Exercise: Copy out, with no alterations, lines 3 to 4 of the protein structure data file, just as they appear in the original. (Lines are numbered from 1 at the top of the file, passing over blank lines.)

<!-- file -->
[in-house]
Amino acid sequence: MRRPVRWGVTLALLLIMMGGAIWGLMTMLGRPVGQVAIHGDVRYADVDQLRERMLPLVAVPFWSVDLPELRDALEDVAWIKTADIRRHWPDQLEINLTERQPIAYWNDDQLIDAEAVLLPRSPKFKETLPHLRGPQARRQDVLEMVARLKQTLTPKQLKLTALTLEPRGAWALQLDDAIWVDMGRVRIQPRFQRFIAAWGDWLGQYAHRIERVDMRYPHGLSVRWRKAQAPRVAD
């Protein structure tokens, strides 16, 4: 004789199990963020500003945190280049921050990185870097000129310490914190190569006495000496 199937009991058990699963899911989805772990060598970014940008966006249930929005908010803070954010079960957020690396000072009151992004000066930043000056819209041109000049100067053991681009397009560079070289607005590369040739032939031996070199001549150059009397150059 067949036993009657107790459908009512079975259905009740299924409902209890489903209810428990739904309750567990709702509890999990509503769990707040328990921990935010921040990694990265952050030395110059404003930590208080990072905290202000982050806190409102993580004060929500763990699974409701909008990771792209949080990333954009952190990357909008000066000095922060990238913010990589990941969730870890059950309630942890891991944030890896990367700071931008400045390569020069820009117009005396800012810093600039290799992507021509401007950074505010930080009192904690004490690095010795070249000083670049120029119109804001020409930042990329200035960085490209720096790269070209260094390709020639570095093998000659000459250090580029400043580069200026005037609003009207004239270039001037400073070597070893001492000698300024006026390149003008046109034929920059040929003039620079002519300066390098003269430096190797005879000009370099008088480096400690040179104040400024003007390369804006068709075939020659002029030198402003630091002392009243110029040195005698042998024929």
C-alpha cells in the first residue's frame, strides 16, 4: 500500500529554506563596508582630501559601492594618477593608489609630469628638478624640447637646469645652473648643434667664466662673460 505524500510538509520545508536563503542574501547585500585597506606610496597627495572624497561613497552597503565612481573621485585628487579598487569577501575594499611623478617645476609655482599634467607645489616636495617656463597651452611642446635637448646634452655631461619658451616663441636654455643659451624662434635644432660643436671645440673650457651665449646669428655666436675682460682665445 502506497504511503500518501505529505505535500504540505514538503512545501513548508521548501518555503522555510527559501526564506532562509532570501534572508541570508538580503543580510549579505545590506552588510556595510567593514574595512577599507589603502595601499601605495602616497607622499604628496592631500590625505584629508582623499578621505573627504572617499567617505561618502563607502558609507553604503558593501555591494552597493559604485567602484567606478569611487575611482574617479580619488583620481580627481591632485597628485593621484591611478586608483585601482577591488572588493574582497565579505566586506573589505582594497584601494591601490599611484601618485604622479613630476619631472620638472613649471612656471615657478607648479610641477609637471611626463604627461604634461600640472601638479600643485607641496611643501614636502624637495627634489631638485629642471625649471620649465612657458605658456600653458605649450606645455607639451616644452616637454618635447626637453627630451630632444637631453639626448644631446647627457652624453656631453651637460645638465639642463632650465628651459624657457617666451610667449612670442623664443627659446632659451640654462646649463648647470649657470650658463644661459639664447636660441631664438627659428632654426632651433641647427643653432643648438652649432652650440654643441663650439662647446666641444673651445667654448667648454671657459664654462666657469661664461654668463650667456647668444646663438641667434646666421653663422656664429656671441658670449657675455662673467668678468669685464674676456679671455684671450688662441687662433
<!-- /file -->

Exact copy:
């Protein structure tokens, strides 16, 4: 004789199990963020500003945190280049921050990185870097000129310490914190190569006495000496 199937009991058990699963899911989805772990060598970014940008966006249930929005908010803070954010079960957020690396000072009151992004000066930043000056819209041109000049100067053991681009397009560079070289607005590369040739032939031996070199001549150059009397150059 067949036993009657107790459908009512079975259905009740299924409902209890489903209810428990739904309750567990709702509890999990509503769990707040328990921990935010921040990694990265952050030395110059404003930590208080990072905290202000982050806190409102993580004060929500763990699974409701909008990771792209949080990333954009952190990357909008000066000095922060990238913010990589990941969730870890059950309630942890891991944030890896990367700071931008400045390569020069820009117009005396800012810093600039290799992507021509401007950074505010930080009192904690004490690095010795070249000083670049120029119109804001020409930042990329200035960085490209720096790269070209260094390709020639570095093998000659000459250090580029400043580069200026005037609003009207004239270039001037400073070597070893001492000698300024006026390149003008046109034929920059040929003039620079002519300066390098003269430096190797005879000009370099008088480096400690040179104040400024003007390369804006068709075939020659002029030198402003630091002392009243110029040195005698042998024929």
C-alpha cells in the first residue's frame, strides 16, 4: 500500500529554506563596508582630501559601492594618477593608489609630469628638478624640447637646469645652473648643434667664466662673460 505524500510538509520545508536563503542574501547585500585597506606610496597627495572624497561613497552597503565612481573621485585628487579598487569577501575594499611623478617645476609655482599634467607645489616636495617656463597651452611642446635637448646634452655631461619658451616663441636654455643659451624662434635644432660643436671645440673650457651665449646669428655666436675682460682665445 502506497504511503500518501505529505505535500504540505514538503512545501513548508521548501518555503522555510527559501526564506532562509532570501534572508541570508538580503543580510549579505545590506552588510556595510567593514574595512577599507589603502595601499601605495602616497607622499604628496592631500590625505584629508582623499578621505573627504572617499567617505561618502563607502558609507553604503558593501555591494552597493559604485567602484567606478569611487575611482574617479580619488583620481580627481591632485597628485593621484591611478586608483585601482577591488572588493574582497565579505566586506573589505582594497584601494591601490599611484601618485604622479613630476619631472620638472613649471612656471615657478607648479610641477609637471611626463604627461604634461600640472601638479600643485607641496611643501614636502624637495627634489631638485629642471625649471620649465612657458605658456600653458605649450606645455607639451616644452616637454618635447626637453627630451630632444637631453639626448644631446647627457652624453656631453651637460645638465639642463632650465628651459624657457617666451610667449612670442623664443627659446632659451640654462646649463648647470649657470650658463644661459639664447636660441631664438627659428632654426632651433641647427643653432643648438652649432652650440654643441663650439662647446666641444673651445667654448667648454671657459664654462666657469661664461654668463650667456647668444646663438641667434646666421653663422656664429656671441658670449657675455662673467668678468669685464674676456679671455684671450688662441687662433